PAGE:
*this post has been updated in red below
Sunscreens confuse me. They’re full of toxins…should I bother with it at all? Zinc? (oooh, but the nano-particles?!)…You too? Good. I did some scouting, asked experts and here’s what I found…just in time for Australia Day!!
A lot of the sunscreens out there do NOT protect us against harmful UV rays, plus they can contain chemicals that affect our hormones, damage our skin, and sometimes increase the risks of skin cancer. Oh, the tedious, messy, modern-life irony of it all! Today’s post is going to try to get to the bottom of the sunscreens that are purposeful AND harmless.
However, my advice, first and foremost, is:
don’t use sunscreen
Covering up with a hat and clothing, and not staying out in the sun too long, is the best tact. No chemicals, no “stuff” and far more economical. But also (and, yes, I know it goes against how we were raised)…
Getting sun, without sunscreen, is actually good. Better than good actually. Recent studies reveal that people who spend more time outdoors without getting sunburnt, actually decrease their risk of developing melanoma. The benefits of Vitamin D exposure (which can only be reaped without sunscreen) actually protect against many types of cancer; including breast, colon, endometrial, esophageal, ovarian, bladder, gallbladder, gastric, pancreatic, prostate, rectal, and renal cancers, as well as non-Hodgkin’s lymphoma. Indeed, more people die of Vitamin D deficiency-based cancers than from melanoma. I’ve written about it previously here.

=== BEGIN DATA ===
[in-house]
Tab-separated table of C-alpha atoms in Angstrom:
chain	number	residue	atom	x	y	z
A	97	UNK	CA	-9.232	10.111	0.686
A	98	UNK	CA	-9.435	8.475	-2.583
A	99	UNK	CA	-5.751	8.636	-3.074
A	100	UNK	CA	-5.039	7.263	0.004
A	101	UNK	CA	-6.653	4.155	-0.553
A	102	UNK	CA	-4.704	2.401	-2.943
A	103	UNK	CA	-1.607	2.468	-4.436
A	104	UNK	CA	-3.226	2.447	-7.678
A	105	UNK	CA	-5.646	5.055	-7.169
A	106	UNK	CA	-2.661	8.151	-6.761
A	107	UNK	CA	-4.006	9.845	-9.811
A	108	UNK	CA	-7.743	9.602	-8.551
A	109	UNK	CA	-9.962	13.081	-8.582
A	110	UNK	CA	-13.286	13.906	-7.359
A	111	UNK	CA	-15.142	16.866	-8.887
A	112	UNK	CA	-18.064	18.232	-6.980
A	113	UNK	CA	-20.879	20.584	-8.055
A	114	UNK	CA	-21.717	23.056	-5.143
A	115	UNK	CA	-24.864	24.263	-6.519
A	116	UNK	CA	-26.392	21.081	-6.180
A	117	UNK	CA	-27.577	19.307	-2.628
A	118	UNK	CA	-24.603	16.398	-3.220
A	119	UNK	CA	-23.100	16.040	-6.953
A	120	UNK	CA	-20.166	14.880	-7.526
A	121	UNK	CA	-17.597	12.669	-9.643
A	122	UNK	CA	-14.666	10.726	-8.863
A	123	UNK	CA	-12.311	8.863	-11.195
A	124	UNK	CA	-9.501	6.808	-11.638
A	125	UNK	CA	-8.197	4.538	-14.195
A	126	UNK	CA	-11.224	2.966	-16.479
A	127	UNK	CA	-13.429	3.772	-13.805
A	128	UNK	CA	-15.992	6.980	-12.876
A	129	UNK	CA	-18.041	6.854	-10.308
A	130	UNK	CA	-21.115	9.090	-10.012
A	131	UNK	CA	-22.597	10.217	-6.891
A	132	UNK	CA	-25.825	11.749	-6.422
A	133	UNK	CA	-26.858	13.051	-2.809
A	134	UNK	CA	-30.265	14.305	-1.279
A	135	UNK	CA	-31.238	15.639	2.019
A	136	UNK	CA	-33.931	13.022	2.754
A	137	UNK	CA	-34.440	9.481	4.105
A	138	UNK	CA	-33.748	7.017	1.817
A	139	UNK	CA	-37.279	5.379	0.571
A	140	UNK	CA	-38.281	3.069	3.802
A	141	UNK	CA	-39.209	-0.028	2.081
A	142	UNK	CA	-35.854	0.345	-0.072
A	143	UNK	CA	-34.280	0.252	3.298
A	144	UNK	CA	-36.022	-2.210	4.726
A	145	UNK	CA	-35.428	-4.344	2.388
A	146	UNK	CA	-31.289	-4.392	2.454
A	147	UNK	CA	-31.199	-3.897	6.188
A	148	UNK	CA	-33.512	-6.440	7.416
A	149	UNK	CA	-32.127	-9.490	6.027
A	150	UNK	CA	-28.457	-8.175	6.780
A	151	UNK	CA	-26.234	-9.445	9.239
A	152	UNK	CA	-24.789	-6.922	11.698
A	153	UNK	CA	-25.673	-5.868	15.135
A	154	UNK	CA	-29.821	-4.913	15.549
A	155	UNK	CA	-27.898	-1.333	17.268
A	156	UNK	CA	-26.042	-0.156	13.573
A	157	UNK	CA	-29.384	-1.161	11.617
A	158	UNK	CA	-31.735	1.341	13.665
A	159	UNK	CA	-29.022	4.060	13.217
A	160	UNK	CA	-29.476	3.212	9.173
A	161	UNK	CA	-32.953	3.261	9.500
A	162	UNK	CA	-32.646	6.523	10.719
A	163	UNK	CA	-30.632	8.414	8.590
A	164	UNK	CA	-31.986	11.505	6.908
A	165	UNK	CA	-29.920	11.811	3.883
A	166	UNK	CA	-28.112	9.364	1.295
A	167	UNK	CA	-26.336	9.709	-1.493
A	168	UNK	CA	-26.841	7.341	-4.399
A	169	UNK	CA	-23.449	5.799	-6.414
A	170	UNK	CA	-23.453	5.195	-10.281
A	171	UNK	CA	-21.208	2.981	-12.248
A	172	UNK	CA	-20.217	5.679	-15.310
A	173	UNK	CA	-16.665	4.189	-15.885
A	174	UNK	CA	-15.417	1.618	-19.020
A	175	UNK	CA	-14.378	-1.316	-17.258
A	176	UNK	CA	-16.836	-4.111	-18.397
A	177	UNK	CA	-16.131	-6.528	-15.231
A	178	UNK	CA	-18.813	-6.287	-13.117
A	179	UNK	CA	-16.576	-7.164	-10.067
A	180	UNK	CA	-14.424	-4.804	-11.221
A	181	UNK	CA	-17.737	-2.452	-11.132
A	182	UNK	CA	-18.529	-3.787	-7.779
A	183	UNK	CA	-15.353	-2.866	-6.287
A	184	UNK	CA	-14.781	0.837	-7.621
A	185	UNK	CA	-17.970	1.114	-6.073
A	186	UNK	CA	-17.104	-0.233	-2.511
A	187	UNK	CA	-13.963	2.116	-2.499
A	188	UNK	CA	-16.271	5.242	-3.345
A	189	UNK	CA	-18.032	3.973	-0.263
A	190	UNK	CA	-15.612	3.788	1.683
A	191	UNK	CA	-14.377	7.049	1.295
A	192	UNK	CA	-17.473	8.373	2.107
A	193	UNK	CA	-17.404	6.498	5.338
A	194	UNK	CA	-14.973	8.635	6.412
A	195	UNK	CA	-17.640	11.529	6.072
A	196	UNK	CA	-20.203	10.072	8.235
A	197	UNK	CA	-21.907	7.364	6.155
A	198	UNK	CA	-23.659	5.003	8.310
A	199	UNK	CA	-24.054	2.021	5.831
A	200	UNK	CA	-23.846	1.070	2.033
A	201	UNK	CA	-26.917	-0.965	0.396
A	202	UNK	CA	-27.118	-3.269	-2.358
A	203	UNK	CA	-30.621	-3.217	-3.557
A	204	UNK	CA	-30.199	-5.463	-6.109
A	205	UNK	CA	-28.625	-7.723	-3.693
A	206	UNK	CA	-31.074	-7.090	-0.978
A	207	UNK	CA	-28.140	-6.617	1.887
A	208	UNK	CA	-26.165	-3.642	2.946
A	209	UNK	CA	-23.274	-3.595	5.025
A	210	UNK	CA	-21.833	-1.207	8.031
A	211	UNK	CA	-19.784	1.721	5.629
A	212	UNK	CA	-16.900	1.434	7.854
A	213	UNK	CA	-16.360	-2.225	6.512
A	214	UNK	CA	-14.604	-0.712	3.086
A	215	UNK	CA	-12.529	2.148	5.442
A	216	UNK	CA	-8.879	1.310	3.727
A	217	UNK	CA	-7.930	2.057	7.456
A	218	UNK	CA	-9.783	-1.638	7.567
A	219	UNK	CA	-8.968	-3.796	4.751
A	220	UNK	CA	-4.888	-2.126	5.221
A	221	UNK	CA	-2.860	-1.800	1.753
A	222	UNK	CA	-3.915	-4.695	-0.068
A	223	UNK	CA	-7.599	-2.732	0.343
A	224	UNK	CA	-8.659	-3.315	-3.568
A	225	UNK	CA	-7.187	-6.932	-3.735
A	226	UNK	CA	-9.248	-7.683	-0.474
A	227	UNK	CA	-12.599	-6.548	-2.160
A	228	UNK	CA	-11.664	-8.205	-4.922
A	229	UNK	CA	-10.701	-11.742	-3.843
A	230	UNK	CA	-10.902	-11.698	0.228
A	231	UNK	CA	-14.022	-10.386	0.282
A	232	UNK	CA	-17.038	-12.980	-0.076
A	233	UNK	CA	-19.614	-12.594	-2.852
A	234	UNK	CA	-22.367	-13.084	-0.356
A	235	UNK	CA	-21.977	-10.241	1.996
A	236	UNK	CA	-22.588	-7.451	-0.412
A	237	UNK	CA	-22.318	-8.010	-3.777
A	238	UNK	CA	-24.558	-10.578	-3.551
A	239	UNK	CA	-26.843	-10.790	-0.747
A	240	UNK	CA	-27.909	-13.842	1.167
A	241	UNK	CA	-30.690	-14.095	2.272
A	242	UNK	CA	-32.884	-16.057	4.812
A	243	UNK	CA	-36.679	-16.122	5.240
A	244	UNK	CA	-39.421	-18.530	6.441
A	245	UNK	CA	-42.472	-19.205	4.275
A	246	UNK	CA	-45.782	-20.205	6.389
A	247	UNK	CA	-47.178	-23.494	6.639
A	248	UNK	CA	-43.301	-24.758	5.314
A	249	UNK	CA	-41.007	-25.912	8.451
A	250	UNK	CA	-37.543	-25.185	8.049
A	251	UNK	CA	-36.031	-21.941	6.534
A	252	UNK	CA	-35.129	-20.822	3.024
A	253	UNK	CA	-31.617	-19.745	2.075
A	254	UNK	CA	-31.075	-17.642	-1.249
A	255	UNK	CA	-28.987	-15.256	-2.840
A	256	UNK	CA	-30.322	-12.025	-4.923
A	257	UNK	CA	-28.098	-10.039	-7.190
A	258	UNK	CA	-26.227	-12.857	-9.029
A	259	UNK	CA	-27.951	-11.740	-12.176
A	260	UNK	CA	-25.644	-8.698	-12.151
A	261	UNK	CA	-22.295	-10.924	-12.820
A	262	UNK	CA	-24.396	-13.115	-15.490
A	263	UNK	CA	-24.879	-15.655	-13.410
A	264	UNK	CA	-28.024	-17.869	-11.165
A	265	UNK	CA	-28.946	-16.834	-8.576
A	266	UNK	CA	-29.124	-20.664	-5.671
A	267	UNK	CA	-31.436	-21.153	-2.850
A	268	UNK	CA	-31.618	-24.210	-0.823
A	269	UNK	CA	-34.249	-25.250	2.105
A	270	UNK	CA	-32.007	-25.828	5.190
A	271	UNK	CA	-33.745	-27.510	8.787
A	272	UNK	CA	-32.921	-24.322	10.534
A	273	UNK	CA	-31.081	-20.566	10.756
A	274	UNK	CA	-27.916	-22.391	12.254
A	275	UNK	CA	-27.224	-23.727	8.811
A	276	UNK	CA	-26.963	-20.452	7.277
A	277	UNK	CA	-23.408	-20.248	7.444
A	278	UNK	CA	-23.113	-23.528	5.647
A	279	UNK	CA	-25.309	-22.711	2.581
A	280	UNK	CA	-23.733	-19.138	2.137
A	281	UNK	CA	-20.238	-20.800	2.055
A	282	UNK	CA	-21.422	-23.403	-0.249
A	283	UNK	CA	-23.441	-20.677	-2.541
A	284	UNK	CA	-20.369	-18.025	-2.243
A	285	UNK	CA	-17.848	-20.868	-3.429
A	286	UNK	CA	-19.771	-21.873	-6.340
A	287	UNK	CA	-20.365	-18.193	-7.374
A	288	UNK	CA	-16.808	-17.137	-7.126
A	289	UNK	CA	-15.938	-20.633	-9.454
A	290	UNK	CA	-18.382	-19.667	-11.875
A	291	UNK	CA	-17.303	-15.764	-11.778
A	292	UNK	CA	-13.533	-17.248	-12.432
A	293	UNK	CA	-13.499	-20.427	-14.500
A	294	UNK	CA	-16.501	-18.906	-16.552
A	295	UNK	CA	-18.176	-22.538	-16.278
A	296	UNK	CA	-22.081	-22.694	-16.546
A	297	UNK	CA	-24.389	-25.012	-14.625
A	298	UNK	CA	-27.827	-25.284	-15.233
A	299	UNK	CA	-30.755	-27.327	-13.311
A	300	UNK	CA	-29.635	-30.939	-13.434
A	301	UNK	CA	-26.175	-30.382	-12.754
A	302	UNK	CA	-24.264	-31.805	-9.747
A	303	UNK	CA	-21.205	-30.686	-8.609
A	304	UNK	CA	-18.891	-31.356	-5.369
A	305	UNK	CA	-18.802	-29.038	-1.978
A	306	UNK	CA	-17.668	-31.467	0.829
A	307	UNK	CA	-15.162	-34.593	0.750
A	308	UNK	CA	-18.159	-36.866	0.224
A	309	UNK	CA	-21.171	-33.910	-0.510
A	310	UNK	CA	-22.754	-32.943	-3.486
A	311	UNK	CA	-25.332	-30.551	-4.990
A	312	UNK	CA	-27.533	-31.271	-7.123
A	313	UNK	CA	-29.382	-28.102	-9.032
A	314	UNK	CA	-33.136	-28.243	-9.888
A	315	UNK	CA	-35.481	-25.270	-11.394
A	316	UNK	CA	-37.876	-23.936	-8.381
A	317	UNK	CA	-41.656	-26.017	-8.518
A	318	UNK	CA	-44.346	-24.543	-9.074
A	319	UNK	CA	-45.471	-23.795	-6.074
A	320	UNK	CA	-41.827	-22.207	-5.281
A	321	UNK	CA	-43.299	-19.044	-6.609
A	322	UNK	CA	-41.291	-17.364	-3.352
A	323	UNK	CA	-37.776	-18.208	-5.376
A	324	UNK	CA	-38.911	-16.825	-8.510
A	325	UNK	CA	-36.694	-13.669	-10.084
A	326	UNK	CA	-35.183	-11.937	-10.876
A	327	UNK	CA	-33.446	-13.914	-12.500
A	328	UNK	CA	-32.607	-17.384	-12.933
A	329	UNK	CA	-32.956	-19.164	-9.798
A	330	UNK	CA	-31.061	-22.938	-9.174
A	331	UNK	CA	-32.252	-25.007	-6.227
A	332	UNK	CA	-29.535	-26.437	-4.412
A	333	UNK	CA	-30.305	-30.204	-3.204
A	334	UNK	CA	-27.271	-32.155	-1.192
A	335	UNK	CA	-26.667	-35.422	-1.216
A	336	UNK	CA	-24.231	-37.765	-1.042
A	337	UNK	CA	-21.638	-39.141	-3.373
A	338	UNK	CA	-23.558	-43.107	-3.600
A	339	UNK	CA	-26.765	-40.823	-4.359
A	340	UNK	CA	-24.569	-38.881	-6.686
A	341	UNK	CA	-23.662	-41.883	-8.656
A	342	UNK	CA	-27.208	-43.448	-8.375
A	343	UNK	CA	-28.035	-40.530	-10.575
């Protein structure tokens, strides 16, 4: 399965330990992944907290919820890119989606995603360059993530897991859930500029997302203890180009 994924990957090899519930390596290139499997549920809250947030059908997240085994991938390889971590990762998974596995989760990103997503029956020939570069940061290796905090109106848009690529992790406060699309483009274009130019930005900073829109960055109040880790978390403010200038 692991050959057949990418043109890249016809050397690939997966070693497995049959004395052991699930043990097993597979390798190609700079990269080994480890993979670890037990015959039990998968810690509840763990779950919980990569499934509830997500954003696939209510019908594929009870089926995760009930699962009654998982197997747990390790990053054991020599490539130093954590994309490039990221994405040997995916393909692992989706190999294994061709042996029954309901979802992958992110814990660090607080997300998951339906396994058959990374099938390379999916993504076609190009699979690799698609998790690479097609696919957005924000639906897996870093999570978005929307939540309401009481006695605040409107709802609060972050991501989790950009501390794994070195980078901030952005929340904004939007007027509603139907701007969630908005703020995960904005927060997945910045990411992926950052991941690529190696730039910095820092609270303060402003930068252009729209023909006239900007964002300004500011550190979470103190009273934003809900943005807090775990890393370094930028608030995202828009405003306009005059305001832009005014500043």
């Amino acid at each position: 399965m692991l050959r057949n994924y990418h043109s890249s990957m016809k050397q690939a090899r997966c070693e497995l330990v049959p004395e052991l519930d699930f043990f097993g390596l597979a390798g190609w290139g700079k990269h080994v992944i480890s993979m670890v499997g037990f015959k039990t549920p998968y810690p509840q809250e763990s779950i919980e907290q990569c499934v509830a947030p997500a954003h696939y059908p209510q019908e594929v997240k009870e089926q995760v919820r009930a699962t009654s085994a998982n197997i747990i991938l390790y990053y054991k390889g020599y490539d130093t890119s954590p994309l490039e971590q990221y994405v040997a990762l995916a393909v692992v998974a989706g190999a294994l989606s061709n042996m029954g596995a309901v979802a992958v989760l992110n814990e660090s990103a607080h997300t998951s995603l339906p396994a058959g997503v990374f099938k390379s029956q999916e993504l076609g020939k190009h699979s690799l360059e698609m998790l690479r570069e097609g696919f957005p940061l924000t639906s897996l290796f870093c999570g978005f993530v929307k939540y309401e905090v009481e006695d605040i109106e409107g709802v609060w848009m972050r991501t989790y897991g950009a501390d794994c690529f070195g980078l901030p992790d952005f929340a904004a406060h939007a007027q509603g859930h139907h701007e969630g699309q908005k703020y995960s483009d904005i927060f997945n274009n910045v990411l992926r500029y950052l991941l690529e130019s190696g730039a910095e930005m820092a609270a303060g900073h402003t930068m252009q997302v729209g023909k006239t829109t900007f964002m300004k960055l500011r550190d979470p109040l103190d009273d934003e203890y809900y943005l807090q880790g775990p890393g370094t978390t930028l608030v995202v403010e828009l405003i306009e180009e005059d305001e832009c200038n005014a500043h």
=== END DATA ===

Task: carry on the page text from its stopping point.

Get sun every day, but only for 20-40 minutes at a time and, if you’re in Australia, before 10am and after 5pm.
Just don’t get burnt. (In countries with less harsh sunlight, any time of day is fine for sun…and in fact advisable by many doctors these days.)
I get sun every day. BUT I never stay out sunbaking. AND I stay out of the sun in the middle of the day. I personally wear sunscreen ONLY if I’m outside longer than 20 minutes in the middle of the day…the sun here is just too strong. Plus, I generally find that by eating coconut oil – which has an SPF of four – this protects me. You can read more here. So. If you use sunscreen…
non-nano zinc oxide is best
Sunscreens come in two forms:
- physical sunscreens, containing either zinc oxide or titanium dioxide, which form a film on top of the skin that reflects or scatters UV light.
These are your best option.
- chemical sunscreens, which absorb UV rays before they can do damage.
The Environmental Protection Agency‘s graph below features chemical and physical sunscreen ingredients, as well as the type and amount of ray protection that they provide and their class. Note how zinc oxide fares.
don’t want zinc? what next?
If you’re going for a chemical sunscreen, you need to know this: